Chapter 7 Study Skills: Key Terms
Body system composed of bones, cartilages, joints, and ligaments
How much body mass does the skeleton make up?
About 20 percent of total body mass
Portion of the skeleton structured from 80 bones segregated into three major regions: the skull, the vertebral column, and the thoracic cage
What are the three major regions of the axial skeleton?
Skull, vertebral column, thoracic cage
What is the general function of the axial skeleton?
Forms longitudinal axis of the body, supports the head, neck, and trunk, protects the brain spinal cord, and the organs in the thorax
interlocking joints within the bones; suture lines have saw-toothed or serrated appearances
Body's most complex bone structure; formed by cranial and facial bones
How many bones make up the skull?
22 in all
What are the functions of the facial bones?
Form the framework of the face, contain cavities for the special sense organs of sight, taste, and smell, provide openings for air and food passage, secure the teeth, and anchor the facial muscles of expression (which we use to show our feelings)
Forms the superior, lateral, and posterior aspects of the skull as well as the forehead
Forms the skull's inferior aspect
Shell-shaped bone that fors the anterior cranium
Thickened superior margins of teh orbits that lie under the eyebrows
Anterior Cranial Fossa
Supports the frontal lobe of the brain
Allows the supraorbital artery and nerve to pass to the forehead
Smooth portion of the frontal bone
sinuses in the area lateral to the glabella
Curved, rectangular bones that form most of the superior and lateral aspects of the skull
Suture where the prietal bones meet the frontal bone anteriorly
Suture where the parietal bones meet superiorly at the cranial midline
Suture where the parietal bones meet the occipital bone posteriorly
Suture where a parietal and temporal bone meet on the lateral aspect of the skull
Forms most of the skull's posterior wall and base
Posterior Cranial Fossa
Formed by the occipital bone and supports the cerebellum of the brain
Hole through which the inferior part of the brain connects with the spinal cord
Atriculate with the first vertebra of the spinal column to permit a nodding motion of the head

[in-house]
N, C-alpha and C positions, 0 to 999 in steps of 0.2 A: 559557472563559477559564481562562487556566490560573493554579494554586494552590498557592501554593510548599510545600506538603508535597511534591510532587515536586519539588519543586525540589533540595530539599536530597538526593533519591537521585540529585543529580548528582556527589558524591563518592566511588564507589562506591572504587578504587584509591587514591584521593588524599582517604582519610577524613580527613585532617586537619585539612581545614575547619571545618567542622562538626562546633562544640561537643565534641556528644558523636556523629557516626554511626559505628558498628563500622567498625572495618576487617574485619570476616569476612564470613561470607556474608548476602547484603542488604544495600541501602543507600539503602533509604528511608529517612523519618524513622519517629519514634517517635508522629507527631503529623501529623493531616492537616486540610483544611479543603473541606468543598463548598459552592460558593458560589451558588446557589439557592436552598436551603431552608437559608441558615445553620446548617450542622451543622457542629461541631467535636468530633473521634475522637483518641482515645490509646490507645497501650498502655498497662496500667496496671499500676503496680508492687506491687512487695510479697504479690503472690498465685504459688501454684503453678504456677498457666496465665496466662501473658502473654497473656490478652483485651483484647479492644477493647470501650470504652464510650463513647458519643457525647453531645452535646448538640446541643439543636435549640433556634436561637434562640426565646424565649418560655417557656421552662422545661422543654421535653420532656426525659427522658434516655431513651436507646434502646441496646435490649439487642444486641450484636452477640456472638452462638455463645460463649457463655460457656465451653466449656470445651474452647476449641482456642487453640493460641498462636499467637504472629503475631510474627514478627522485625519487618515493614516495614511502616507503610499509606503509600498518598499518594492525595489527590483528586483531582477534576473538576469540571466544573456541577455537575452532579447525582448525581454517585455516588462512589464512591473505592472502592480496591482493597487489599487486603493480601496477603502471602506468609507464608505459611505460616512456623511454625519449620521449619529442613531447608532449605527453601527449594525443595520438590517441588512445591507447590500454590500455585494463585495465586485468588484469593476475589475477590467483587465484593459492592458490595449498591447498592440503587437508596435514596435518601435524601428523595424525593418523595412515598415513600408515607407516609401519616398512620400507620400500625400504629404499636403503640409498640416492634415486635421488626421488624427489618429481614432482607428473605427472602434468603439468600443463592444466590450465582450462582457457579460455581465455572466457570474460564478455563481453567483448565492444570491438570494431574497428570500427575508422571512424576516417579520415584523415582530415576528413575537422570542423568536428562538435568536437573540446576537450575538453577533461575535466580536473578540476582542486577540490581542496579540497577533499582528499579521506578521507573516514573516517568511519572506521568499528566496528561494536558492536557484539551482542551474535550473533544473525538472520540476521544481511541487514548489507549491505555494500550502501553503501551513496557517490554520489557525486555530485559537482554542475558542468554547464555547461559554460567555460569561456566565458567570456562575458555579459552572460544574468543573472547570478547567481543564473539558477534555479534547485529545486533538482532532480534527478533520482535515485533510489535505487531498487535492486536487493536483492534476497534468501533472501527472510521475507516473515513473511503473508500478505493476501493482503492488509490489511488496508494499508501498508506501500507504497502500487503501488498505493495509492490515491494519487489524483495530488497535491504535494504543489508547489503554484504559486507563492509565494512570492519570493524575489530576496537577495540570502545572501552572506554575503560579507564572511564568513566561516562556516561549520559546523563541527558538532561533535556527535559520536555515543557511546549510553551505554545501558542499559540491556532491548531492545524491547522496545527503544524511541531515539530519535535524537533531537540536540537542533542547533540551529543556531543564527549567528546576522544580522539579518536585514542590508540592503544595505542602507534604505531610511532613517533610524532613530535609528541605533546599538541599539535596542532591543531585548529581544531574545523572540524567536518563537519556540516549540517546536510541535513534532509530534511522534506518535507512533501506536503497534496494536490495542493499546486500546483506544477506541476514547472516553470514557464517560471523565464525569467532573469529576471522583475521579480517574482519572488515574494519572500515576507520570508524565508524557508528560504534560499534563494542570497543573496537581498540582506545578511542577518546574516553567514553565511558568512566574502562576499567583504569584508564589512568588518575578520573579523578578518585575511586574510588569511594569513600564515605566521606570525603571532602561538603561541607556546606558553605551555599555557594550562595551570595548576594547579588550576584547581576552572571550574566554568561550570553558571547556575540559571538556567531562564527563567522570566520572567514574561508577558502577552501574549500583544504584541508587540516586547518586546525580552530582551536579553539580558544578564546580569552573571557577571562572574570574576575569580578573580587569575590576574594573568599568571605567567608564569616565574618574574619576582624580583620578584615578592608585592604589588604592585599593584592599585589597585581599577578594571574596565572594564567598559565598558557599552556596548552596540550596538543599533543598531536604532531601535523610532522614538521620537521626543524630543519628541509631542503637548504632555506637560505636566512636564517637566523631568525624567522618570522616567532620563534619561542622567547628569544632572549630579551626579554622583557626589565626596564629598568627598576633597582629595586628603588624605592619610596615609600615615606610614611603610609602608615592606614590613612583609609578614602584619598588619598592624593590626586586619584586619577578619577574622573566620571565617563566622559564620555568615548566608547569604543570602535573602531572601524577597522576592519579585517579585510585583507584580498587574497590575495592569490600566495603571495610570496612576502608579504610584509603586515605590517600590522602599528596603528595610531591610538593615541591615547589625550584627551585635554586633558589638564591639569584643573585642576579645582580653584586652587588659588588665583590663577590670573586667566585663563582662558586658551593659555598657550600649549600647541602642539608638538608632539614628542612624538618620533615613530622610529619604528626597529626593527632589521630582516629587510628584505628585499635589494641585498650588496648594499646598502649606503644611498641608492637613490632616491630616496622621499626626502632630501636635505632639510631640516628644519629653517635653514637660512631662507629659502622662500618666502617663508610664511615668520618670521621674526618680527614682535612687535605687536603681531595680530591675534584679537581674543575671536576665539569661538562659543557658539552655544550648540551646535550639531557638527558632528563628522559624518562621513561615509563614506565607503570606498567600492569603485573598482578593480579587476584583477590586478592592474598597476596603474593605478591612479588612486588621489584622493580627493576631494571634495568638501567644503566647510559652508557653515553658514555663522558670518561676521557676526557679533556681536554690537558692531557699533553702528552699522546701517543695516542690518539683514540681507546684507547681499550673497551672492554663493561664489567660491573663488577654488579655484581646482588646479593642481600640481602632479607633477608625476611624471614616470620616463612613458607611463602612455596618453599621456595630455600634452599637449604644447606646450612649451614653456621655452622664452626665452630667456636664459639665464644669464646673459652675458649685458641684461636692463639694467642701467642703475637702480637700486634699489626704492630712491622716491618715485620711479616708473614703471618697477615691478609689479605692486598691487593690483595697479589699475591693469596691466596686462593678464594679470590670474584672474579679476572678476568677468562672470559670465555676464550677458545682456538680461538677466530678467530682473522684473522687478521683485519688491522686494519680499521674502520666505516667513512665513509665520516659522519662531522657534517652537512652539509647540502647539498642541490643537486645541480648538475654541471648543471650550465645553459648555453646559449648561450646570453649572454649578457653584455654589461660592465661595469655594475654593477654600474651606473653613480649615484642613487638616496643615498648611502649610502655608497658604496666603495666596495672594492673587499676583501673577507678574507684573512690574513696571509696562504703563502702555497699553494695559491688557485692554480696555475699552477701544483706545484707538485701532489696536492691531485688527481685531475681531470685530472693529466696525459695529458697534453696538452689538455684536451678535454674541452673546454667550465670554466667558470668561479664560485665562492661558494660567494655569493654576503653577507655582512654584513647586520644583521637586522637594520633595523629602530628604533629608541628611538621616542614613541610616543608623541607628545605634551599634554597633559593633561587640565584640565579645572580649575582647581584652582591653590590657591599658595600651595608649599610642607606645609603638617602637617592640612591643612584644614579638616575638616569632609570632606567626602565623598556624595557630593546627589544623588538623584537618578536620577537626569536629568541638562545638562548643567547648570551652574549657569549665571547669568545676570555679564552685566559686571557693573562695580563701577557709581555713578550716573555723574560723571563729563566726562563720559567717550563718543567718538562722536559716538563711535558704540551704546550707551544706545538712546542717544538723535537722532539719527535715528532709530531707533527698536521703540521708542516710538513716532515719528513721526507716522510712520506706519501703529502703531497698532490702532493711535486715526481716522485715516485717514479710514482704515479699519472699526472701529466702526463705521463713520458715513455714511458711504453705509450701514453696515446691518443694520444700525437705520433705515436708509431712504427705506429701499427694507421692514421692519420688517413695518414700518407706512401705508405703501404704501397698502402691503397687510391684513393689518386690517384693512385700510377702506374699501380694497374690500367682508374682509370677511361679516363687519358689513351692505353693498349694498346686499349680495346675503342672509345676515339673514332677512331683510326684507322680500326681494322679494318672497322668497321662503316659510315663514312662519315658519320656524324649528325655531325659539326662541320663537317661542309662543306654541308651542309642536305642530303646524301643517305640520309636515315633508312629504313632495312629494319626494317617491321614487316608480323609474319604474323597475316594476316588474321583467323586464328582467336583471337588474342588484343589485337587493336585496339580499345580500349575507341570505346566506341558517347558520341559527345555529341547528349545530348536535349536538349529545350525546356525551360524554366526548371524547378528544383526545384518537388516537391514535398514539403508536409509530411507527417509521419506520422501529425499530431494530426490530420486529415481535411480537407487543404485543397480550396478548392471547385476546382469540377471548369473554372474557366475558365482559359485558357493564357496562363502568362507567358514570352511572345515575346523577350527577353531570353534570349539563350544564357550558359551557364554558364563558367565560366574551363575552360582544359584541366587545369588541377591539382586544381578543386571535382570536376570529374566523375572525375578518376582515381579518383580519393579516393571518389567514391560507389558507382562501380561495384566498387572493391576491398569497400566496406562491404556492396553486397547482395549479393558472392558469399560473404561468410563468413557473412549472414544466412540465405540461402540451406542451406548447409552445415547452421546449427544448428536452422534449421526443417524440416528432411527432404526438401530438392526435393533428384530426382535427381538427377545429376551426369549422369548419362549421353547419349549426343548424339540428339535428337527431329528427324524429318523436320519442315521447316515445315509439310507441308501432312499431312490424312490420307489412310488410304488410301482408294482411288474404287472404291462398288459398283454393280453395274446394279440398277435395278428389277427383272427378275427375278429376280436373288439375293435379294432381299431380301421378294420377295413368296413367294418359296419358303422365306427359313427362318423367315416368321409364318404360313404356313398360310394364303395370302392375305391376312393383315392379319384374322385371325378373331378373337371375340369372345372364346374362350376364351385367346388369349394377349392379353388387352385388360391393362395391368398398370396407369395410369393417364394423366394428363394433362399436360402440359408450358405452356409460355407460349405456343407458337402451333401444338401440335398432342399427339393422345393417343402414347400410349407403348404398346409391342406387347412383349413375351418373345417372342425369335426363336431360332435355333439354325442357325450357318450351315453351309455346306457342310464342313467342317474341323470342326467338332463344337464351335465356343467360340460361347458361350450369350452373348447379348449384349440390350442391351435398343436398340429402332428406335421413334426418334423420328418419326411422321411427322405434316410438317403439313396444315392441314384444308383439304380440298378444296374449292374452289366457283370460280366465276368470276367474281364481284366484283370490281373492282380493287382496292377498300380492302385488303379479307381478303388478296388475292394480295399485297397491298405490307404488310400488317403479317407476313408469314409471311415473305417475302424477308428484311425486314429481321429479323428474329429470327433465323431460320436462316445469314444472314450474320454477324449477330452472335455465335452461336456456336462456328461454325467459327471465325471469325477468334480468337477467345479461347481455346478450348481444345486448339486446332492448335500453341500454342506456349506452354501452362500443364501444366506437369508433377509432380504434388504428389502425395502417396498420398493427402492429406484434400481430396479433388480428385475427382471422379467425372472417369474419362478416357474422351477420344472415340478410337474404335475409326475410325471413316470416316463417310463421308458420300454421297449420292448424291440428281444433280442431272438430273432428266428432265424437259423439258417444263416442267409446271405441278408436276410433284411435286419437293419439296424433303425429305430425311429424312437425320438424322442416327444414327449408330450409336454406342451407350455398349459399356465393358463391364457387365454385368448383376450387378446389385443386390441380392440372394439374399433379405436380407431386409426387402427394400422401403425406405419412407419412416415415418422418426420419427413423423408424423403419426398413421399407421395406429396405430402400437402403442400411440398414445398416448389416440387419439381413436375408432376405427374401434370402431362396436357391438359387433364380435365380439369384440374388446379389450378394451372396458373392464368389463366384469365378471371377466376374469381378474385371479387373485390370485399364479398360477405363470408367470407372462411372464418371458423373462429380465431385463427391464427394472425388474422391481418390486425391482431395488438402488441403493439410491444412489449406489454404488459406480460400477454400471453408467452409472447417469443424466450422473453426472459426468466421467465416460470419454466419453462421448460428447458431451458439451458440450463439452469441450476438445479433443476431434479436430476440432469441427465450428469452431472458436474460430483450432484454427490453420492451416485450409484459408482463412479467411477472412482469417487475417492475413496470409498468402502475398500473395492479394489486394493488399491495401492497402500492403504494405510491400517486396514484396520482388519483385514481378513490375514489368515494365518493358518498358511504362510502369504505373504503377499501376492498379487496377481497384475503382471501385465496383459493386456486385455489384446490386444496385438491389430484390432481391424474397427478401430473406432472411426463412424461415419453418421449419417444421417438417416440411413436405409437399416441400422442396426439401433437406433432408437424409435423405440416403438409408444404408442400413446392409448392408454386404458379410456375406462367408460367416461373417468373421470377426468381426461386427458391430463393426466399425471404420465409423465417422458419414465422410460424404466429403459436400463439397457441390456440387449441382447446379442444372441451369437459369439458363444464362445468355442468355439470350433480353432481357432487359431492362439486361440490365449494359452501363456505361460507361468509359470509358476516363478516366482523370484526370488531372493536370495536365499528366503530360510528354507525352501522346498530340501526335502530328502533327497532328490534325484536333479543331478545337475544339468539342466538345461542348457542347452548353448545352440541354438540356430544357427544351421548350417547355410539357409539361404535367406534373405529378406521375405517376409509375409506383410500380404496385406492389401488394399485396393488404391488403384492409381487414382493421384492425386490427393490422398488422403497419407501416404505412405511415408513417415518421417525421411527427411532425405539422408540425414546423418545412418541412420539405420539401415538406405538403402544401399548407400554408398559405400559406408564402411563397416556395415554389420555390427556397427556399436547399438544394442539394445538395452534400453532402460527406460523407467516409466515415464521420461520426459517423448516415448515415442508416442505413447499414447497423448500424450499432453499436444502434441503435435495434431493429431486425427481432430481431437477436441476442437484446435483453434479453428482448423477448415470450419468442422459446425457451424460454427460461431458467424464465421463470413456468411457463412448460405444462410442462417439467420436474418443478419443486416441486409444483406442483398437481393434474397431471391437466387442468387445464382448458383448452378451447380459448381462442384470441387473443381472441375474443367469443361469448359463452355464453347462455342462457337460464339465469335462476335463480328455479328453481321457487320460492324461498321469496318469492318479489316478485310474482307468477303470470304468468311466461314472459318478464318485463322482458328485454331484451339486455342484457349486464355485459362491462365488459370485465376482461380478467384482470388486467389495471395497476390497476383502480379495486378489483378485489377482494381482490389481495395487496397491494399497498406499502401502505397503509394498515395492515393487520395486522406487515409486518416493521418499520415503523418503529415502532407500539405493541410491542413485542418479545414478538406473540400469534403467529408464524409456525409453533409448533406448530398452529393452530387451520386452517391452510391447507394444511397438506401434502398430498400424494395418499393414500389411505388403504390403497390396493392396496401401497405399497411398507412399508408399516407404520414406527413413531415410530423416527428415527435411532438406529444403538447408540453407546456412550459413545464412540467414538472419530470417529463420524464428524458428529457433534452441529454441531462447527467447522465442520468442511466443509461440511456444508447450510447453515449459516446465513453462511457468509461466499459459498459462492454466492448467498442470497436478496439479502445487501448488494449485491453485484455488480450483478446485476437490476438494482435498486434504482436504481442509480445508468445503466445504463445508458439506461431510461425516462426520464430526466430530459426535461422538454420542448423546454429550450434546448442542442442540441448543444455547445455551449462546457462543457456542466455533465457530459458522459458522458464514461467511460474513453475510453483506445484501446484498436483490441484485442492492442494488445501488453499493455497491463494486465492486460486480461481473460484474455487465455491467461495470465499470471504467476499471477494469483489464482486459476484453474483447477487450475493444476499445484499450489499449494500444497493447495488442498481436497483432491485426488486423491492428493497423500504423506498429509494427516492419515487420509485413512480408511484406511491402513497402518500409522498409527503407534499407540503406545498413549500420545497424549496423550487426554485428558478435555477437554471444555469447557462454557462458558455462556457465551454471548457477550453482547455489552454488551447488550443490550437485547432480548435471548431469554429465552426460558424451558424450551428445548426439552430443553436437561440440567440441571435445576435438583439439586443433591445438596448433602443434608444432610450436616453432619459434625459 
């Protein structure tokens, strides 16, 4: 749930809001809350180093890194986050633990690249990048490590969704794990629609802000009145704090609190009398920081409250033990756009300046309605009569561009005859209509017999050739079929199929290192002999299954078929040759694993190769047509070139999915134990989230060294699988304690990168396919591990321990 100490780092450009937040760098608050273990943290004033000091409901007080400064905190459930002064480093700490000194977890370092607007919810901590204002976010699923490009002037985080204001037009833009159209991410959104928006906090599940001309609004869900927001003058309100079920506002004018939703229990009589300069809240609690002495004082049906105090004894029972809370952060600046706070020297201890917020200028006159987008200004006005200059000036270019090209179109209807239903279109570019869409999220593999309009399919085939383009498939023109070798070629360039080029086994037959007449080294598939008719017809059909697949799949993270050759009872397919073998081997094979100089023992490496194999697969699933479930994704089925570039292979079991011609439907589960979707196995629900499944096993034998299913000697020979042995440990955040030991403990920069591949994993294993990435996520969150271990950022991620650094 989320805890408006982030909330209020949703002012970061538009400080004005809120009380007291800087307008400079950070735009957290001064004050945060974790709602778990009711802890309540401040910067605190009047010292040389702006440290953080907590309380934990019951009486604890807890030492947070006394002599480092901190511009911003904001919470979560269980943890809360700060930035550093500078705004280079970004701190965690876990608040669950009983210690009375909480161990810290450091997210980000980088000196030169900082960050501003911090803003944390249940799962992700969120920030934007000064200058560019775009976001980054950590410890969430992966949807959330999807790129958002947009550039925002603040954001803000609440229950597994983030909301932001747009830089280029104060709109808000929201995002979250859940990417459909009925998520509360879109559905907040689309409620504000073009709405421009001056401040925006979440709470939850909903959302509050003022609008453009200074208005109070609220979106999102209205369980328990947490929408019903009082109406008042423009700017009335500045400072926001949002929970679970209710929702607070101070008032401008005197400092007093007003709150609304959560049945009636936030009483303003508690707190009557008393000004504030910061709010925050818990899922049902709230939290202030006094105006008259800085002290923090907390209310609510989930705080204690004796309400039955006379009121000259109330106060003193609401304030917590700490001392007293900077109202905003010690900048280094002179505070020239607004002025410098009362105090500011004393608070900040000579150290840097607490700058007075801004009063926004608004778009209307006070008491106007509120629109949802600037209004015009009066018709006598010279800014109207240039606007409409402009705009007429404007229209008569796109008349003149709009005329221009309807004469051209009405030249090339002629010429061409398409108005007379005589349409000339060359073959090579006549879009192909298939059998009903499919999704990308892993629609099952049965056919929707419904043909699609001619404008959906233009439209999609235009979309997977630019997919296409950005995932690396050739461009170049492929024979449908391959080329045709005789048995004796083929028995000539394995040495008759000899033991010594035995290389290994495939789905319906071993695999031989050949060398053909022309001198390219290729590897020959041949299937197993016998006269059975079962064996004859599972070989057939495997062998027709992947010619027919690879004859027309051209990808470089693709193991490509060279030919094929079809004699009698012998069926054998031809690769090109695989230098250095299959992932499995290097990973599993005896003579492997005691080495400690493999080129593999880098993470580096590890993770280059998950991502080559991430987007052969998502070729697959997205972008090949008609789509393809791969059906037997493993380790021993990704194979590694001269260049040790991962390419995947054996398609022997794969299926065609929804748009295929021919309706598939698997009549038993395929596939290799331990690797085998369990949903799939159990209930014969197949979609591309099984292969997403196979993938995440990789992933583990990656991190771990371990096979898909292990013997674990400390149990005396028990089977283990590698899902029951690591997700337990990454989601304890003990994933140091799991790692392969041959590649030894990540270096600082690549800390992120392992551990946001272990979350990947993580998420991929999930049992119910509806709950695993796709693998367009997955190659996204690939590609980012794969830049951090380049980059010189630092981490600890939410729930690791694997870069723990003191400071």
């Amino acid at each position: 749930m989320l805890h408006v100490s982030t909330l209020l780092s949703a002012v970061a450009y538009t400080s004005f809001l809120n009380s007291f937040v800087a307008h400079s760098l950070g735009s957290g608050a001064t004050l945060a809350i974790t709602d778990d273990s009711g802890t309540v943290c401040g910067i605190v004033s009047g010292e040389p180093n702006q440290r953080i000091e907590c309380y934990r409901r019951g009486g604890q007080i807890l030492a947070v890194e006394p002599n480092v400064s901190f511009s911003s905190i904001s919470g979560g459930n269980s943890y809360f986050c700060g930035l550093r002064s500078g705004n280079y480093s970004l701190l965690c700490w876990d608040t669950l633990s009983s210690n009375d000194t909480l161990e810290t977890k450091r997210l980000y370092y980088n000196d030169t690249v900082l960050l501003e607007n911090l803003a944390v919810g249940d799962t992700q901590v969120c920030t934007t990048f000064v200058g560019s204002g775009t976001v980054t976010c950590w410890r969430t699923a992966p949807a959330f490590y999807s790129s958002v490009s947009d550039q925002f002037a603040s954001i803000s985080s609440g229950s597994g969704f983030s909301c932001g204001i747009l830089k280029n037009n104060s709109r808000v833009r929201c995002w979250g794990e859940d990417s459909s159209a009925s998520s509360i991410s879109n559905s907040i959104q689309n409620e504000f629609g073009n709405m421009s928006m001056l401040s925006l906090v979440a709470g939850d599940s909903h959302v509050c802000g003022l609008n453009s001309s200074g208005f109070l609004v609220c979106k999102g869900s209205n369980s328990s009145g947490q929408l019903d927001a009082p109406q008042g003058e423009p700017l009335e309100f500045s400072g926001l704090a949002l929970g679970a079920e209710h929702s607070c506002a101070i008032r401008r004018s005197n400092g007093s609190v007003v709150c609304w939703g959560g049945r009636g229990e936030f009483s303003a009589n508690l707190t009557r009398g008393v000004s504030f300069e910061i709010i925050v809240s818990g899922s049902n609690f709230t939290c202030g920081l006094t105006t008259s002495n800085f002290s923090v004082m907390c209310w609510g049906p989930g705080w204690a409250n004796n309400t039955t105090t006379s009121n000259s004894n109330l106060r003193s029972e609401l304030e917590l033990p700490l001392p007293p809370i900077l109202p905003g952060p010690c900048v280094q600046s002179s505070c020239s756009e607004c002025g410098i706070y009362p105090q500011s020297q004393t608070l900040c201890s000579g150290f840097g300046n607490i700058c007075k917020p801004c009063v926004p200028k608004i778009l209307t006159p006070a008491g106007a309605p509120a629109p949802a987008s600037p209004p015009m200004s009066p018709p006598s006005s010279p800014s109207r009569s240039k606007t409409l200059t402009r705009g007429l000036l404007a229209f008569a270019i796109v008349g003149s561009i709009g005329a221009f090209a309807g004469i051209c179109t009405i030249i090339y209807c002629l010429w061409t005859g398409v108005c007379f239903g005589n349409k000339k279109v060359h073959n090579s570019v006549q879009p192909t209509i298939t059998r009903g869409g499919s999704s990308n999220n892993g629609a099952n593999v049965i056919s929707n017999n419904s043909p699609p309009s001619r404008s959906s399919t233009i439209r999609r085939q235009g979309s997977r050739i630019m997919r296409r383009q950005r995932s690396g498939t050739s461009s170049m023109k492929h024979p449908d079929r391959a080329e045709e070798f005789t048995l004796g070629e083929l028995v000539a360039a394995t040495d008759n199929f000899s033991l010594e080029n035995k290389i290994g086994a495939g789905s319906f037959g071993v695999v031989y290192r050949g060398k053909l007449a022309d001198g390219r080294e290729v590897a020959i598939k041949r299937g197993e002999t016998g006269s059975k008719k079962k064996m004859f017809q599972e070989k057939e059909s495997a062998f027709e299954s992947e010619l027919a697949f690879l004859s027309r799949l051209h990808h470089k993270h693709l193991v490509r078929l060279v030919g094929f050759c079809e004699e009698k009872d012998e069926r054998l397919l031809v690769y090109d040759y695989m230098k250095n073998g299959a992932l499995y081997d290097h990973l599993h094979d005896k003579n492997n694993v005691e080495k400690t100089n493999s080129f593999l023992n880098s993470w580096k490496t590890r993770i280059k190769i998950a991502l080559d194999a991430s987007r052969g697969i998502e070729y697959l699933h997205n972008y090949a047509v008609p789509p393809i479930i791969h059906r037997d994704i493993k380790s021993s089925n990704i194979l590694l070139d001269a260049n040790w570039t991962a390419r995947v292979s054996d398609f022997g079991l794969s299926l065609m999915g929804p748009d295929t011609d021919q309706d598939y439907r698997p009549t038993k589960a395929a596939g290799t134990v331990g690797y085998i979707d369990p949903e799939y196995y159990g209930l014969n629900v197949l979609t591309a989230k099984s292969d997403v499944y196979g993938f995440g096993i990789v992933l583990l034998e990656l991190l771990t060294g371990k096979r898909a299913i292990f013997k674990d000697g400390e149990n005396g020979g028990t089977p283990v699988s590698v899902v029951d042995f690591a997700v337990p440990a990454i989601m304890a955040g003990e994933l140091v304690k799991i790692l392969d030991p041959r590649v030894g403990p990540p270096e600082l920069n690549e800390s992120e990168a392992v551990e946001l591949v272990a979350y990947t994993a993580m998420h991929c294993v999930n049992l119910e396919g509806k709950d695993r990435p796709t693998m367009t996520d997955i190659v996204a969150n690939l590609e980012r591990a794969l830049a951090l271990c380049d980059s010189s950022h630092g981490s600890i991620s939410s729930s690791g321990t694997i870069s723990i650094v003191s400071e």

Medially and superiorly to each occipital condyle, canal through which a cranial nerve passes
External Occipital Protuberance
Protrusion just superior to the foramen magnum
Best viewed on teh lateral skull surface; lie inferior to the parietal bones and meet them at the squamous suture
Part of the temporal bone that ends at the squamous suture
Barlike process that meets the zygomatic bone of the face anteriorly
Spans the width of the middle cranial fossa, considered the keystone of the cranium because it forms a central wedge that articulates with all other cranial bones
Lies between the sphenoid and nasal bones of teh face; most deeply situated bone of teh skull, forms most of the bony area between the nasal cavity and the orbits
Tiny, irregularly shaped bones or bone clusters that occur within sutures, most often in the lambdoid suture
Indicates where the two mandibular bones fused during infancy
Maxillae; fused medially; form the upper jaw and the central portion of the facial skeleton
Cheekbones; form the prominence of the cheeks and part of the inferolateral margins of the orbits
Thin, basically ectangular bones that are fused medially and form the bridge of the nose
Delicate, fingernail-shaped bones that contribute to the medial walls of each orbit
L-shaped bones that ar fashioned from two bony plates and have three important articular processes
Slender, plow-shaped bone that lies in the nasal cavity and forms part of the nasal septum
Inferior Nasal Conchae
Thin, curved boens that project medially from the lateral walls of the nasal cavityf
Bone that lies in the anterior neck just inferior to the mandible; does not articulate directly with any bone